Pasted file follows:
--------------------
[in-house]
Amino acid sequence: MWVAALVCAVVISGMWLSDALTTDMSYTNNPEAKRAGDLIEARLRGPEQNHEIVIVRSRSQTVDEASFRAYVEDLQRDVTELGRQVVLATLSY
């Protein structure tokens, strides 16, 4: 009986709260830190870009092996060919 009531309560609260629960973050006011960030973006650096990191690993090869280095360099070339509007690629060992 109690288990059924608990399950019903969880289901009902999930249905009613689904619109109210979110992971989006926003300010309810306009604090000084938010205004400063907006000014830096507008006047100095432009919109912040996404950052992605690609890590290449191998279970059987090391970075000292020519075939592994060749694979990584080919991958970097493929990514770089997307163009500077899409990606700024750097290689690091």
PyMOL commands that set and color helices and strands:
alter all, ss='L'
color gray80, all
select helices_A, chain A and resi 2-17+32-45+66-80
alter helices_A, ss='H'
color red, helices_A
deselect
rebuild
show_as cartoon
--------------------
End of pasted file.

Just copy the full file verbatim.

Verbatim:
[in-house]
Amino acid sequence: MWVAALVCAVVISGMWLSDALTTDMSYTNNPEAKRAGDLIEARLRGPEQNHEIVIVRSRSQTVDEASFRAYVEDLQRDVTELGRQVVLATLSY
């Protein structure tokens, strides 16, 4: 009986709260830190870009092996060919 009531309560609260629960973050006011960030973006650096990191690993090869280095360099070339509007690629060992 109690288990059924608990399950019903969880289901009902999930249905009613689904619109109210979110992971989006926003300010309810306009604090000084938010205004400063907006000014830096507008006047100095432009919109912040996404950052992605690609890590290449191998279970059987090391970075000292020519075939592994060749694979990584080919991958970097493929990514770089997307163009500077899409990606700024750097290689690091």
PyMOL commands that set and color helices and strands:
alter all, ss='L'
color gray80, all
select helices_A, chain A and resi 2-17+32-45+66-80
alter helices_A, ss='H'
color red, helices_A
deselect
rebuild
show_as cartoon